Alberta Politics BC Politics

BC Election 2017: A Day of Reckoning for the Alberta NDP

BC Premier Christy Clark

May 9th is a day of reckoning for Alberta pipelines as we await the results of the BC election.  It’s been a difficult few months trying to balance between what may be best for the province (not Christy Clark) and what will be best for Alberta (Christy Clark).  Alberta desperately needs greater access to tidewater and Christy Clark has (after some extortion-like negotiations) agreed to an expansion of the Kinder Morgan line.  However, Clark may not be the premier after today.

John Horgan, leader of the BC NDP has officially opposed the expansion.  Rachel Notley met with Horgan back in December and he was not swayed by her argument.   In response, Notley banned elected officials and staff from the Alberta NDP caucus from assisting in the BC NDP campaign.  This is yet a further rift in a previously unshakable circle of support from the Alberta NDP since forming government.

Alberta Premier Rachel Notley

During the federal convention back in 2015, Notley found herself on the defensive against the federal party when the Leap Manifesto document was introduced and won a vote to be discussed by the party over the following two years. Speaking of which, those two years must almost be up by now.  Who would have thought that an NDP win would cause so much tension for the NDP?  The NDP is renowned for their organization.  They support one another at the municipal, provincial and federal levels.  Supporters travel to different provinces to help the party campaign.  They were a very tight knit group; until the Alberta NDP formed government.

Now, the Alberta NDP are in the unlikely position of having to hope their friends, supporters and colleagues do not win.  Add to this the trumped up call by the Wildrose to fire an Oilsands Advisory Group member for endorsing the BC NDP, and they’ve had a pretty bad month.  But it could get worse.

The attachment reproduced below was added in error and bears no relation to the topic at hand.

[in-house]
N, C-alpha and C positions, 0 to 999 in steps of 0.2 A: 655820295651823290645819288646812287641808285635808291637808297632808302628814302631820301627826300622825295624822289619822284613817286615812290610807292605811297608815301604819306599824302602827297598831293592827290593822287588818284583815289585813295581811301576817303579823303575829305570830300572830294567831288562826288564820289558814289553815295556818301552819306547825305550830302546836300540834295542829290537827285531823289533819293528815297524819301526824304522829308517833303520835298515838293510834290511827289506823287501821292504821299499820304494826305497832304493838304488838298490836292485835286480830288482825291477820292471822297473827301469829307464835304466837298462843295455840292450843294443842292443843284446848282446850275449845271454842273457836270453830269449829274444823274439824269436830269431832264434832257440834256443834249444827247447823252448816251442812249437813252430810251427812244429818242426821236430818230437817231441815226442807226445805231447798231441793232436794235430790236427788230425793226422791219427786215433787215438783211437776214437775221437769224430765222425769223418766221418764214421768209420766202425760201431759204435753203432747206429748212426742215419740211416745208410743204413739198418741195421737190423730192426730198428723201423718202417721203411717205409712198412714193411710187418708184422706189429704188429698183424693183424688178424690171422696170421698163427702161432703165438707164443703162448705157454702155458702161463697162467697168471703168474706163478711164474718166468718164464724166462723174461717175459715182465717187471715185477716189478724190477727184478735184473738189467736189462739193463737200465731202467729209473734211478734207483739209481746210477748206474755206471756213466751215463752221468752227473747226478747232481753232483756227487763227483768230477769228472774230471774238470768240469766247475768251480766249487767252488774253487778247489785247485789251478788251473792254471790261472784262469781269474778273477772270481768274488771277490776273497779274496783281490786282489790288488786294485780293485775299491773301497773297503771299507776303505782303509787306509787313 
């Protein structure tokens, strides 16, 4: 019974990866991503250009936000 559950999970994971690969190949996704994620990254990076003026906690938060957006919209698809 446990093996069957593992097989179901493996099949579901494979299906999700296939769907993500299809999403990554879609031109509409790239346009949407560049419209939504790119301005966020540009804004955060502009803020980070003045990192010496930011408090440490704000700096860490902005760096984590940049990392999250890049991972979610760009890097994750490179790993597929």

John Horgan, BC NDP Leader

If Clark loses tonight, Horgan may make things difficult for Alberta.  Back in September of 2016, Horgan suggested he could be persuaded with regard to the pipeline.  In December he was not persuaded by Rachel Notley. In February of 2017, he said he doesn’t “think Kinder Morgan is in the best interest” of BC but also (the Liberals) want to put (him) in a box saying ‘no'” (to the pipeline).  Now there is always the possibility that Horgan will work with Notley if he becomes Premier but it is obvious there will be further tensions a party like the NDP may not be able to handle.

The changes that could come from the election of the BC NDP are not just related to economy and trade; these are very personal relationships.  Under normal circumstances, feuding Premiers normally don’t have that and it could make a sticky situation much worse if they do.  And what if the BC NDP lose?  I think it’s safe to say there’s no way the AB NDP are looking forward to the results.

Update:

Andrew Weaver,

BC Green Party Leader

It became apparent at around 12:30 am that the profile of the third party leader needed to be included. Andrew Weaver, Leader of the BC Green Party, retained his seat and also added two seats to the legislature.  Because of the current seat projection (which could change due to very close races and the counting of the absentee ballots as well as the advanced poll votes), Weaver and his caucus now hold the balance of power if the Liberals and NDP maintain an even split on government business.  With a seat projection of 42-42-3 for the Liberals, NDP and Greens respectively, Weaver’s views become very important.  As could be expected, he is not in favour of the Kinder Morgan expansion.  Does this mean Notley, Alberta and the pipeline will have more issues?

With the Greens elevated to a position of, let’s face it, power, they are also in a position to leverage their votes for things they want.  With any luck, this will also put them into a position of making certain concessions. On this, Alberta can only hope.

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